Leftist militants have seized a Roman Catholic Church in San Salvador, capital of the troubled Central American country of El Salvador.
Leftist militants have seized a Roman Catholic Church in San Salvador, capital of the troubled Central American country of El Salvador. It is the first takeover since the military government imposed a state of seige here last week. The group indicated that it plans to occupy the church indefinitely. There has been no reaction from the government which has recently faced an increasing wave of violence.
SYNOPSIS: Members of the United Front of Popular Action occupied the church on Monday (28 May). The occupation is regarded as a gesture of solidarity with the Popular Revolutionary Bloc (BPR) presently holding the French and Venezuelan Embassies, and as a protest against the killings outside the Metropolitan Cathedral earlier in May. The Popular Revolutionary Bloc, a coalition of labour, peasant and student groups, had seized a number of embassies and churches to demand the release of jailed comrades. AT least nineteen people were killed and forty injured in clashes between security forces and supporters of the rebels.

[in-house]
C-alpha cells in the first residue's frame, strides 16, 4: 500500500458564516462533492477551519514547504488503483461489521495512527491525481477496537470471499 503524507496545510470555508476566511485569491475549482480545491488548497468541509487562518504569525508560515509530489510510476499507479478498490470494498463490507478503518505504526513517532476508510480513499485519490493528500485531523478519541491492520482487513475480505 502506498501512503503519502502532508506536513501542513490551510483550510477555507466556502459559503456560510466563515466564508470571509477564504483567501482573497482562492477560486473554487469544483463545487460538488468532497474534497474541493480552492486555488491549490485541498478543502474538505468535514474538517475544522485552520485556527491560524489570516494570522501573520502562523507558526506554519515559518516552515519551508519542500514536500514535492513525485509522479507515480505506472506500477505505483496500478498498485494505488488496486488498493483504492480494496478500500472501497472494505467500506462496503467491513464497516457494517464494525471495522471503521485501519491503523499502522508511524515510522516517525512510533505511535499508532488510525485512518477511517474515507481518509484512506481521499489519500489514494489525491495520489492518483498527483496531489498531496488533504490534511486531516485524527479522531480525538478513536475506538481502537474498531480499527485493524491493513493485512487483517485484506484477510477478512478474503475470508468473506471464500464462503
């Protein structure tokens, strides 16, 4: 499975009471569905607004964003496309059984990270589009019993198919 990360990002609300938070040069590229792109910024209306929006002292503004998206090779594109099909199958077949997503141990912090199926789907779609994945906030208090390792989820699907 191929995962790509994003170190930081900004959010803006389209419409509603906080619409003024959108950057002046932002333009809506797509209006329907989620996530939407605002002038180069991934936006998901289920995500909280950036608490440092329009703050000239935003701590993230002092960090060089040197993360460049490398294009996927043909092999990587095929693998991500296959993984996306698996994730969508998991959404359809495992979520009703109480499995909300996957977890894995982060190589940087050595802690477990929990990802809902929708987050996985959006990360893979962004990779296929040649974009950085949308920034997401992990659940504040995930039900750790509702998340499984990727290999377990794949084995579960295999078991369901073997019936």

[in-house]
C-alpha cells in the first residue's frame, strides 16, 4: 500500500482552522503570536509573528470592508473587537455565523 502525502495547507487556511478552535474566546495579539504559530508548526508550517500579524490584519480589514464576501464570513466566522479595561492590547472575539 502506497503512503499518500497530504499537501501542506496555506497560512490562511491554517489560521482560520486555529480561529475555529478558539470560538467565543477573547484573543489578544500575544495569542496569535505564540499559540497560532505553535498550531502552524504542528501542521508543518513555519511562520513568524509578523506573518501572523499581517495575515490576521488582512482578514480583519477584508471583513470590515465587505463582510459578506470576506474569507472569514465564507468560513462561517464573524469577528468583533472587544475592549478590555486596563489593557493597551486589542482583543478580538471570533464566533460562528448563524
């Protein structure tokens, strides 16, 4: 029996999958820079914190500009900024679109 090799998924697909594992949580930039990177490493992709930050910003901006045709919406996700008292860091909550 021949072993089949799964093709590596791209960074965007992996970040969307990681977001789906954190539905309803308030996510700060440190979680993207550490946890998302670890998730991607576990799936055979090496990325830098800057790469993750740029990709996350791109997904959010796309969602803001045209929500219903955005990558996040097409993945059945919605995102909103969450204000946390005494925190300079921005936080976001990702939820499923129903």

Most of the churches were vacated after the government imposed a state of seige last Friday (24 May) and threatened to call in troops to evict the dissidents. The state of seige, a measure just short of martial law, was declared after the assassination of Education Minister, Carlos Humberto Romero. There has been a spate of assassinations and kidnappings since a guerrilla group issued a communique two weeks ago declaring "War on Diplomatic Immunity". Last week (23 May) the El Salvadore Education Minister and his driven were killed as they drove to work. And the Swiss Charge d'affairs Hugo Weys was shot dead in an ambush on Wednesday (30 May). No-one has yet claimed responsibility for the shooting. Foreign diplomats have now demanded more protection from El Salvador authorities.